Cuba after Raul Castro continues to be determined by short-term thought. President Diaz Canel himself said there is no time for the long-term.
By Rafael Rojas (Confidencial)
HAVANA TIMES – Since Raul Castro replaced his brother Fidel, in the top leadership of the country in 2006, he set out to create the conditions for a generational renewal of command in Cuba, without altering the institutional foundations of the system. It could be said that his objective has just been fully achieved with the handover of the top authority of the Communist Party to President Miguel Díaz Canel.
Not only in the leadership of the party, but also the composition of the Political Bureau, the highest circle of ideological power on the island, has been renewed generationally. No member of the historical generation has remained in the Political Bureau and the new members of that institution clearly reflect the rise of leaders born after the 1959 Revolution to the main administrative and governmental positions of the State.
Like all the congresses of single communist parties, from the USSR and the real socialism of Eastern Europe to China, Viet Nam and North Korea today, this one served to shuffle the elites on the island. Some of the top managers of the new economic policy, like Marino Murillo, have been left out, and a good part of the ideological and media team has been purged, after Raul himself criticized the official media as “triumphalist, strident and superficial.”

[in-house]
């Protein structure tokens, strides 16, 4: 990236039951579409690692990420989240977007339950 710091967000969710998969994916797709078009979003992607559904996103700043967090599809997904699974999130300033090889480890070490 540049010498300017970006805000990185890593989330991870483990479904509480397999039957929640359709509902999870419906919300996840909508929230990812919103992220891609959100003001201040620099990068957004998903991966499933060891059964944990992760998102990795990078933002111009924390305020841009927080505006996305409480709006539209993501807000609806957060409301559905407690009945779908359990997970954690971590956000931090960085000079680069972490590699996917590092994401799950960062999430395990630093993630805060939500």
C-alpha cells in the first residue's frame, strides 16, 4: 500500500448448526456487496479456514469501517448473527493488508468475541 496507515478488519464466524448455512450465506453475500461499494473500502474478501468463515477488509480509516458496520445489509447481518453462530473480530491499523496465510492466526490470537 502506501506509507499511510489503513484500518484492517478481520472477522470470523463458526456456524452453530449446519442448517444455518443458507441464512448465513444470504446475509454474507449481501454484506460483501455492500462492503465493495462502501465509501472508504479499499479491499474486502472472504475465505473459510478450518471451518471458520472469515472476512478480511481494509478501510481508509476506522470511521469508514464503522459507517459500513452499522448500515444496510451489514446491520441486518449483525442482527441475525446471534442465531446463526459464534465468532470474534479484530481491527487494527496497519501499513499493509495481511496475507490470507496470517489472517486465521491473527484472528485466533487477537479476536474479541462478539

But the renewal and circulation of elites in Cuba is accompanied by a declared ideological and political continuity. The economic reform continues to have absurd limits, which prevent it from moving towards opening small and medium-size companies, making trade more flexible and diversifying foreign investment.
The conceptualization of “socialist,” under a precarious mixed economy scheme, continues to be discretionary and incoherent. Certain direct foreign investment is part of “socialism,” but the participation of private entities in commerce has already crossed the line and represents the introduction of “capitalism” on the island.
In terms of human rights, no improvement should be expected either. Raul said that the State will support gender policies, the fight against racism and the recognition of the rights of LGTBI communities, but also warned that these demands are an objective of the “enemy” to “subvert” the system.
With that warning, he did nothing more than encourage the powerful conservative currents of the official Cuban ideology, which feel threatened by the new human rights agendas of the 21st century.
Post-Raul Cuba continues to be determined by immediacy and short-term thinking. Diaz Canel himself said, before the congress, that “in Cuba there is no time for the long-term.” Ultimately, this immediacy facilitates ambiguity and uncertainty in the face of crucial issues of economic and international policy, which include relations with the United States, Latin America and Europe, and what is more serious, regarding the lack of democracy.
*This article was originally published in “La Razón.”